Monday, Dec. 16, 2013, 01:59 AM UPDATED 8:33 AMBy Auto Remarketing Staff
SANTA MONICA, Calif. -
“Good things come to those who wait,” Edmunds.com chief economist Lacy Plache wrote in a blog post last week.
And it seems the automotive industry has waited long enough. In highlighting industry expectations for 2014, Plache touched on a plethora of positive points, including expected boosts in new sales, lease returns and more selection for pre-owned customers.
Plache expects new-car sales to pass the “pre-recession threshold” of 16 million units in 2014.
“Edmunds.com's forecast of 16.4 million light vehicles expects car buyers to continue to flock to market, taking further advantage of more freely flowing credit to refresh the oldest vehicle fleet in history,” Plache wrote in a post on the Industry Commentary section of the Edmunds.com website.
And, of course, more new sales is a harbinger for good news in the used market, as well.
More new sales means more trade-ins for dealers.
And that’s not the only supply channel that will be helping pre-owned dealers out in 2014.
“Sales also will receive a boost in 2014 from an expected 300,000 additional lease returners, compared to 2013, who will lease or buy a new vehicle when their current leases end,” Plache said.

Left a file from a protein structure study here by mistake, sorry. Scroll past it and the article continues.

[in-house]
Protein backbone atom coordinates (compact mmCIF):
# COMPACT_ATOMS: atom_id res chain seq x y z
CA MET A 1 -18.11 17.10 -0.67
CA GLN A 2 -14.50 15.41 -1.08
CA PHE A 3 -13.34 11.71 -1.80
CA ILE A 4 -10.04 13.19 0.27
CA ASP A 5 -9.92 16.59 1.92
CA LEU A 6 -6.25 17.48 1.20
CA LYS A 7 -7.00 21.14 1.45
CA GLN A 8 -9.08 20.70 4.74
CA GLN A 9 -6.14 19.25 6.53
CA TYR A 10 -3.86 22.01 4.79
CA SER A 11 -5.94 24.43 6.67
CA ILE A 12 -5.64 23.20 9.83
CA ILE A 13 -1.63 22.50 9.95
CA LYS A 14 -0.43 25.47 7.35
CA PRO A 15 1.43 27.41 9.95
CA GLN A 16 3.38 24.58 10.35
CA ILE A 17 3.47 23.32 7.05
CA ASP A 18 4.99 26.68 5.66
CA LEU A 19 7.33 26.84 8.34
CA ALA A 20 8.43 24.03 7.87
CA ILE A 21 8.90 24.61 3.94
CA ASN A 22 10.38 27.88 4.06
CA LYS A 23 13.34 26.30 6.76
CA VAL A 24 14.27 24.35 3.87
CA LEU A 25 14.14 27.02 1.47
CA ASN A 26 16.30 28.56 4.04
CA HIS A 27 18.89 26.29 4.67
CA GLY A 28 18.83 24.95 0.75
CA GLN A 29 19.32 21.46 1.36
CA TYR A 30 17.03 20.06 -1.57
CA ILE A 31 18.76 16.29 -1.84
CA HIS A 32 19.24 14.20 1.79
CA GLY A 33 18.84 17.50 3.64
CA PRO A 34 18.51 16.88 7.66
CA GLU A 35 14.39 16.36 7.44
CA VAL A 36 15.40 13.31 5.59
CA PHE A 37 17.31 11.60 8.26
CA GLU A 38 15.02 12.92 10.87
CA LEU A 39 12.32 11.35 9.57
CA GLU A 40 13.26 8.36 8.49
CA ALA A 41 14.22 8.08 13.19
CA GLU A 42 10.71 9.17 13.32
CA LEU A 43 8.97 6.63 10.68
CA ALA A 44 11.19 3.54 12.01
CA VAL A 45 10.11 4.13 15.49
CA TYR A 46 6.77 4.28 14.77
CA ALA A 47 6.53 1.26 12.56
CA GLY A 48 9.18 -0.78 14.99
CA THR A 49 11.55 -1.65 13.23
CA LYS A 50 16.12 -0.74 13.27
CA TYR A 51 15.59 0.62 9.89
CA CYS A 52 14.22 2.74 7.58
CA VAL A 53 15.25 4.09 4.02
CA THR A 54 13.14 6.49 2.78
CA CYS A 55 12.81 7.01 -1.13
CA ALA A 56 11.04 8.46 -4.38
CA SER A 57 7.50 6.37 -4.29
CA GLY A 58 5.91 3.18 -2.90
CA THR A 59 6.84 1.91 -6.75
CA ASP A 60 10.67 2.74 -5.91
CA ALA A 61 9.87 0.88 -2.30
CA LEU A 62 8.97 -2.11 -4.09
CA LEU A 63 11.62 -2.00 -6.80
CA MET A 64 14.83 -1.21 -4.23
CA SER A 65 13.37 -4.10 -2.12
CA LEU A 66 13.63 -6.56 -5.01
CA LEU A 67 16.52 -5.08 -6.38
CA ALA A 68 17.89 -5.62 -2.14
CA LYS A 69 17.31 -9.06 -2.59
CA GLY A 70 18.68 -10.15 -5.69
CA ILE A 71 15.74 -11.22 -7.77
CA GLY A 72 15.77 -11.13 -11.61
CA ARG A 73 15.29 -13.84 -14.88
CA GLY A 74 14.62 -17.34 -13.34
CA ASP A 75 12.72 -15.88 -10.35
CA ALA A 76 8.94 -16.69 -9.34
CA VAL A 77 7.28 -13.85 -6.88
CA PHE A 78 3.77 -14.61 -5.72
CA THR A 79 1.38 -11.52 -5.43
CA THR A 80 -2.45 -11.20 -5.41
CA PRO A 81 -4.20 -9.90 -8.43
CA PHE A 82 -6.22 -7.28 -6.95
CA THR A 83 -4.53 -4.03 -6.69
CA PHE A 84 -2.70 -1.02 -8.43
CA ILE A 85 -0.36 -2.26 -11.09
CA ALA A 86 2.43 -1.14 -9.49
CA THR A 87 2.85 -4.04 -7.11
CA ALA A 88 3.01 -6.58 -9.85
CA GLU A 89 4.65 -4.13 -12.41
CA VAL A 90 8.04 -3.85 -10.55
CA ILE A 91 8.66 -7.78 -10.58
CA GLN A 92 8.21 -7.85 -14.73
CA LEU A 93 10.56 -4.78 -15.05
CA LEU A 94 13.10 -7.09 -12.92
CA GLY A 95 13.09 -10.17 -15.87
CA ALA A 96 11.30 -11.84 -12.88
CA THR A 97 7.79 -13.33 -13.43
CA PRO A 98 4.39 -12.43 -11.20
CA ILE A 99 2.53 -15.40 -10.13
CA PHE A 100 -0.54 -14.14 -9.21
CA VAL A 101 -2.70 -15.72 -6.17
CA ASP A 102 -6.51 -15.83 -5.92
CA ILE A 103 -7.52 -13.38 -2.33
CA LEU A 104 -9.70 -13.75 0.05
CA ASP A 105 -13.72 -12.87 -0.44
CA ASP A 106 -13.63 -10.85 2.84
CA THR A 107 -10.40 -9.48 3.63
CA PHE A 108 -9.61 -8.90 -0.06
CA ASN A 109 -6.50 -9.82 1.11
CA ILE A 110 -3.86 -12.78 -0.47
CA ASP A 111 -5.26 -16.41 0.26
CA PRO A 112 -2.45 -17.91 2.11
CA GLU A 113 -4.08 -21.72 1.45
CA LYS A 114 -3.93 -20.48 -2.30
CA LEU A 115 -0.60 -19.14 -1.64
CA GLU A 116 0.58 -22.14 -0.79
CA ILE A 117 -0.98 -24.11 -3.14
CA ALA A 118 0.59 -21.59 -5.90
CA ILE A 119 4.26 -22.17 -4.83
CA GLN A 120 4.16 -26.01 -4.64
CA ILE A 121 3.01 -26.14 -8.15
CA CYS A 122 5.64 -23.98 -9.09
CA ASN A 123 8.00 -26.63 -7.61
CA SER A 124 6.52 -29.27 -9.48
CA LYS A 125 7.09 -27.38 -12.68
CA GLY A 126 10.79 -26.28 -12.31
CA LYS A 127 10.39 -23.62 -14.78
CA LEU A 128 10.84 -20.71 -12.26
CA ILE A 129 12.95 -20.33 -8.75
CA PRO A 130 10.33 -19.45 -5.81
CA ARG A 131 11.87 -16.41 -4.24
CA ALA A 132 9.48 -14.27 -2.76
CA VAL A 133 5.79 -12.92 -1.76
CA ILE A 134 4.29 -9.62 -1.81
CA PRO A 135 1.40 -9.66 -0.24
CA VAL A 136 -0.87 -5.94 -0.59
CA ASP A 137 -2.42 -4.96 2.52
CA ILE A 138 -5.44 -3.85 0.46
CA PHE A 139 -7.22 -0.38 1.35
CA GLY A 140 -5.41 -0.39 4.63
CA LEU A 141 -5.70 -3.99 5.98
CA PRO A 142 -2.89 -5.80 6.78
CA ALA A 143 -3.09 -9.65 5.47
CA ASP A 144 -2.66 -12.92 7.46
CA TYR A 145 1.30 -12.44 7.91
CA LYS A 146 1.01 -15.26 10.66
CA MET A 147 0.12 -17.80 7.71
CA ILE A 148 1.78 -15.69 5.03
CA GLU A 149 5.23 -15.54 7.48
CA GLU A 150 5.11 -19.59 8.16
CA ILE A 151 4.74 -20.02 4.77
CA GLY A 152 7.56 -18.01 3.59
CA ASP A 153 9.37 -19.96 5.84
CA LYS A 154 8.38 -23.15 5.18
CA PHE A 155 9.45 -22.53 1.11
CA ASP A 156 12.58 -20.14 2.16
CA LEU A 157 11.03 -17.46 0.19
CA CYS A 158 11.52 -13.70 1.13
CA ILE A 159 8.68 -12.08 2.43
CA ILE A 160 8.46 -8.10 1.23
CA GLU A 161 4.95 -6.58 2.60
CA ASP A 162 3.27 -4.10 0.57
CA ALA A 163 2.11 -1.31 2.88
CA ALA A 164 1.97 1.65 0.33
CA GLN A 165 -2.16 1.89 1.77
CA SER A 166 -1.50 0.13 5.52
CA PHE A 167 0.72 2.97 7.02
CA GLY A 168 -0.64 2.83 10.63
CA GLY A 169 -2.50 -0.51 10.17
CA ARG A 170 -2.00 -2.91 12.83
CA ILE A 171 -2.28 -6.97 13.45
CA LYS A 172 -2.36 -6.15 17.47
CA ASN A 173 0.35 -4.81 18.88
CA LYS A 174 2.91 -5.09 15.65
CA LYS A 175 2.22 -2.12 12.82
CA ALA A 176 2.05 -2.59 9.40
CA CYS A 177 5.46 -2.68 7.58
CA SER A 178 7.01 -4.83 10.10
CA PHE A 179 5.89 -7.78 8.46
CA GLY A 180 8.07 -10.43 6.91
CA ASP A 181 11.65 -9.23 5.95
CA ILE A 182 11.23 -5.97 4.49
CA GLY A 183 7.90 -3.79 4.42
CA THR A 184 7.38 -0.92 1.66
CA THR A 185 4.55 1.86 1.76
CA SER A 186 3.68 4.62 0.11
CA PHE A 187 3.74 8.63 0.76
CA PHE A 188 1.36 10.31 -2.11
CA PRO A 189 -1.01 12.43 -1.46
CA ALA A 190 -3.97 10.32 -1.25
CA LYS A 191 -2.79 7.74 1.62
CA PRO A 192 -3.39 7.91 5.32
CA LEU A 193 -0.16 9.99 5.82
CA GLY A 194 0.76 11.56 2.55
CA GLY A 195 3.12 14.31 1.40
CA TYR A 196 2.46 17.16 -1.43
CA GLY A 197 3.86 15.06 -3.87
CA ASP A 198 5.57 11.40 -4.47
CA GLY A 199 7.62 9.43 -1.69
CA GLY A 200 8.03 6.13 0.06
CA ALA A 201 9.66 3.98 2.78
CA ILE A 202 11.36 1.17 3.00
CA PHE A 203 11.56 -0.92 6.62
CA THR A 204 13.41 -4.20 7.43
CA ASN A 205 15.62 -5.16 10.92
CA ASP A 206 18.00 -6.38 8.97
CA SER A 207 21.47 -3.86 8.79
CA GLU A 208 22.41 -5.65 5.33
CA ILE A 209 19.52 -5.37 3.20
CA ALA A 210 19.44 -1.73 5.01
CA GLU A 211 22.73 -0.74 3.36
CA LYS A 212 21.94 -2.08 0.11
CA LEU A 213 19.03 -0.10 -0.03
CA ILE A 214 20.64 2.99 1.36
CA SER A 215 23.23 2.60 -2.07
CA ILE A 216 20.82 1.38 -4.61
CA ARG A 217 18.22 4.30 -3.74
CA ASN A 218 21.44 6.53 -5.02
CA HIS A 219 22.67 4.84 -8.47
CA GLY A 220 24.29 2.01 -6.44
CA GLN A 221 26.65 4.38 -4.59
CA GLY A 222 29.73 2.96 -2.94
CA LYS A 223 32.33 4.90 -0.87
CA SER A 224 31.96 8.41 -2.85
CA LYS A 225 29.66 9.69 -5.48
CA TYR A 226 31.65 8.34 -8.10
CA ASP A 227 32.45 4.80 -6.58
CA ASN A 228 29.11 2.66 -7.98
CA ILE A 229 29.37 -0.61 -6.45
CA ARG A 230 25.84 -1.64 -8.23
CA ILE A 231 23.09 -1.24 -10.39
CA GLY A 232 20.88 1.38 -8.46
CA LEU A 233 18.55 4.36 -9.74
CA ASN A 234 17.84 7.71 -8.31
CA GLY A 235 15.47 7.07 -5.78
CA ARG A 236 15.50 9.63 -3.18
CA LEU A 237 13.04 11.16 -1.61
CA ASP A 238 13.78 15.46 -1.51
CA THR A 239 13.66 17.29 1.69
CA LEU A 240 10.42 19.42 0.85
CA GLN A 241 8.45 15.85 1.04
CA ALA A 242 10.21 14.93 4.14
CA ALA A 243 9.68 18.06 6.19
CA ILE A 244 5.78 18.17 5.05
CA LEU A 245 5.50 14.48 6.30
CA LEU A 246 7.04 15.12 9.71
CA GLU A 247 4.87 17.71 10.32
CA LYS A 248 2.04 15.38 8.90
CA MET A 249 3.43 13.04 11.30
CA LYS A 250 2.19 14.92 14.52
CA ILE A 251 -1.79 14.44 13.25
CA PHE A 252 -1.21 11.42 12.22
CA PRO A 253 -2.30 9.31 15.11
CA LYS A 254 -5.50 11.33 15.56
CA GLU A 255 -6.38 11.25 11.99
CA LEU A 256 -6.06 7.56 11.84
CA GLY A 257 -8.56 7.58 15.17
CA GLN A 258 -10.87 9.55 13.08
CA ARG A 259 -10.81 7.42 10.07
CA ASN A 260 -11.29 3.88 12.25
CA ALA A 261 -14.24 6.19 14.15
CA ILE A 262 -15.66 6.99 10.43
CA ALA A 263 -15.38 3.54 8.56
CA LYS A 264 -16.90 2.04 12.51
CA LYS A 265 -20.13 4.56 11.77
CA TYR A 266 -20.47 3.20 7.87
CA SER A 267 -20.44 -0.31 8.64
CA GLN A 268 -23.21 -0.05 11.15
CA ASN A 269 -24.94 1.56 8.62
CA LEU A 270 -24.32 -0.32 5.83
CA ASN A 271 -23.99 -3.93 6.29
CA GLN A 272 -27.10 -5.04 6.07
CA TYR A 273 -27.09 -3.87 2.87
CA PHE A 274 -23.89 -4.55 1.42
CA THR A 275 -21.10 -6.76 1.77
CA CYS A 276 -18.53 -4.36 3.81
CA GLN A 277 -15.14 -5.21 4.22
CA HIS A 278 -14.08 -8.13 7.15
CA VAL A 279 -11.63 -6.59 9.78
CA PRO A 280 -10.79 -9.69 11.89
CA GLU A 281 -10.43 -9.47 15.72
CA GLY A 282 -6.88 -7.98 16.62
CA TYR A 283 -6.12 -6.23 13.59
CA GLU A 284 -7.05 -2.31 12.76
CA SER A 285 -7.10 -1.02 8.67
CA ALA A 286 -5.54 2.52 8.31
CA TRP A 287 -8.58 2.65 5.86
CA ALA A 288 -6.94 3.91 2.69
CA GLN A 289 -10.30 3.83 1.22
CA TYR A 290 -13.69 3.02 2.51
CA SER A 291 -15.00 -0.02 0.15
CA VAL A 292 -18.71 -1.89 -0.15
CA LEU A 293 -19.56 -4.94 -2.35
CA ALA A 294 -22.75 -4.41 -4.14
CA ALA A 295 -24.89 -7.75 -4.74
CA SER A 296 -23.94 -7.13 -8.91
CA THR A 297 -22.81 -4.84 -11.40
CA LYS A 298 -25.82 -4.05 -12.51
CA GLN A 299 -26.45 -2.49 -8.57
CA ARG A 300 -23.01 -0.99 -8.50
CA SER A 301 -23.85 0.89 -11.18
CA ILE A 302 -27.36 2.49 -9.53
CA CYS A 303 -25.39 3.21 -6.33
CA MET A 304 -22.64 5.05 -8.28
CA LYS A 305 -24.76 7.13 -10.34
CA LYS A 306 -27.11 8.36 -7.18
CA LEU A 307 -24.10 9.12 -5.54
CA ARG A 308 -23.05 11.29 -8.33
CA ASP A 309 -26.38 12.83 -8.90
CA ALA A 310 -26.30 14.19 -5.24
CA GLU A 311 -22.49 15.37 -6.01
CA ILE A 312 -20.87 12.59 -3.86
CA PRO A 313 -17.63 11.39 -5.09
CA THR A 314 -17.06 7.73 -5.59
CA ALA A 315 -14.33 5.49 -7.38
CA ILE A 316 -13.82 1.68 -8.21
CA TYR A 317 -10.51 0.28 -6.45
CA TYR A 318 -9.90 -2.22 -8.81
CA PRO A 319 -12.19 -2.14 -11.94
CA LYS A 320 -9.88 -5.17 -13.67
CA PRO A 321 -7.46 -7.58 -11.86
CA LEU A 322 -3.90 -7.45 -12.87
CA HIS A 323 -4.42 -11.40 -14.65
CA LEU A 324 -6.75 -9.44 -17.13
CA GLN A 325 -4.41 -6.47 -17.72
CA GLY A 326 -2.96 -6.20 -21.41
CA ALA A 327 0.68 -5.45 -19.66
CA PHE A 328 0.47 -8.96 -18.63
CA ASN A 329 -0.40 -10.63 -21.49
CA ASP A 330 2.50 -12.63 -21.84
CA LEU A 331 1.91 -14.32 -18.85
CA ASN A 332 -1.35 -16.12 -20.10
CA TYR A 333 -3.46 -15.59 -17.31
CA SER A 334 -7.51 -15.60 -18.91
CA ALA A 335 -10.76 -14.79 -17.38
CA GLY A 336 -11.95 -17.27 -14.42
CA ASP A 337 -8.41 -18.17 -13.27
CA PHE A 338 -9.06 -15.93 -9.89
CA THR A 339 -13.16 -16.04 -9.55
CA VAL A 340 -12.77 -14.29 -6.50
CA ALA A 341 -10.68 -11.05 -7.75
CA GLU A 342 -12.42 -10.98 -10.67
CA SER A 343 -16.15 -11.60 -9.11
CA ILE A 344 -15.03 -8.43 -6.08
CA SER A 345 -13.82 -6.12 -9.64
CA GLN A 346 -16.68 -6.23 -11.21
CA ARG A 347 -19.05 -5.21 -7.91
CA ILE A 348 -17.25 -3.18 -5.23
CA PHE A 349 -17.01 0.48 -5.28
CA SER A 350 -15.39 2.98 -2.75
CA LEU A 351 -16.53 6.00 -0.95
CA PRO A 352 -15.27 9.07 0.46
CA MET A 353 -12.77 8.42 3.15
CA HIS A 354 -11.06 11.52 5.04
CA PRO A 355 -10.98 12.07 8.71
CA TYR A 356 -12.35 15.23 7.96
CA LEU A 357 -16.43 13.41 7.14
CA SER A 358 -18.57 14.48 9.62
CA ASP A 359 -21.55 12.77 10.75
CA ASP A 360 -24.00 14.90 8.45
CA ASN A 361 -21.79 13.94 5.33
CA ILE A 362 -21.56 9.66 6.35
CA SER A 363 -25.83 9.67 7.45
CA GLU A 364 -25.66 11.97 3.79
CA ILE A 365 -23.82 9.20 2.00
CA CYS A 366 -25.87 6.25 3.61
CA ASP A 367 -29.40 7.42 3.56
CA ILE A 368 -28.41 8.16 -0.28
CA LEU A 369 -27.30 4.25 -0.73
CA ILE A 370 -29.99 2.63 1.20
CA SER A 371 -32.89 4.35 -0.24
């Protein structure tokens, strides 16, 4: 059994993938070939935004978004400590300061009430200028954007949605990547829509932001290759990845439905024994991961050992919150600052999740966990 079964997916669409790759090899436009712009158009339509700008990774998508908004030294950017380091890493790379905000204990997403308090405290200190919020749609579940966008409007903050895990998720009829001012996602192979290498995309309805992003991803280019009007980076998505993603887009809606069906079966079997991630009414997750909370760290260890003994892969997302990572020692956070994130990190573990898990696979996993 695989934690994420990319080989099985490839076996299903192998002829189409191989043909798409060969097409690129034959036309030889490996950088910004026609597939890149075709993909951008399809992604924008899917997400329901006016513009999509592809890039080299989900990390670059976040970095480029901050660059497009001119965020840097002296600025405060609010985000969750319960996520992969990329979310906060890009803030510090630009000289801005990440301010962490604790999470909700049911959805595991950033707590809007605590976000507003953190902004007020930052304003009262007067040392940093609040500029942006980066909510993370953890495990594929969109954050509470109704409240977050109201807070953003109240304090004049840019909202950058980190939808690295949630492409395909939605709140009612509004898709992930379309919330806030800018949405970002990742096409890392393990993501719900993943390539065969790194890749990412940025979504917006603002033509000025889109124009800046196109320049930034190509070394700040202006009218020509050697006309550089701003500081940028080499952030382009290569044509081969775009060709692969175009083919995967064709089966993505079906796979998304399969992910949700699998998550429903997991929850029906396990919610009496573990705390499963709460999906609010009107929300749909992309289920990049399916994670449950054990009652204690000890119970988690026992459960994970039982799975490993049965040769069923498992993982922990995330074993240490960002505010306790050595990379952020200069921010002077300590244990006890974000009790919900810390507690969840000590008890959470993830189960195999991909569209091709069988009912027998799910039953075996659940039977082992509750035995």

These off-lease vehicles will then make it onto dealers’ lots, expanding used selection.
“In addition to offering a wider variety of vehicles, automakers will continue to increase new car production to grow sales and share, while the used car market will see a surge in off-lease vehicles and older trade-ins,” Plache explained.
And growing inventories, both new and used, “will appeal to the deal-seeking mentality prevalent since the recession,” Plache added.
With the influx of off-lease vehicles and inventory, used prices are expected to continue to lower — another boon for the price-conscious shopper.
And dealers may want to watch out for a shift in the way consumers are financing cars, as well.
“In general, more car buyers will arrange funding through dealers, with leases and dealer-financing supporting over three-quarters of transactions as the share of sales from other funding sources, such as cash and loans from third party lenders, declines further,” Plache said.
Plache warned that buyers may also be less tolerant of long negotiation processes “preferring instead to lock in the price and as many other terms of the deal as possible before arriving.”
To see the original blog post and more from Edmunds.com analysts, visit here.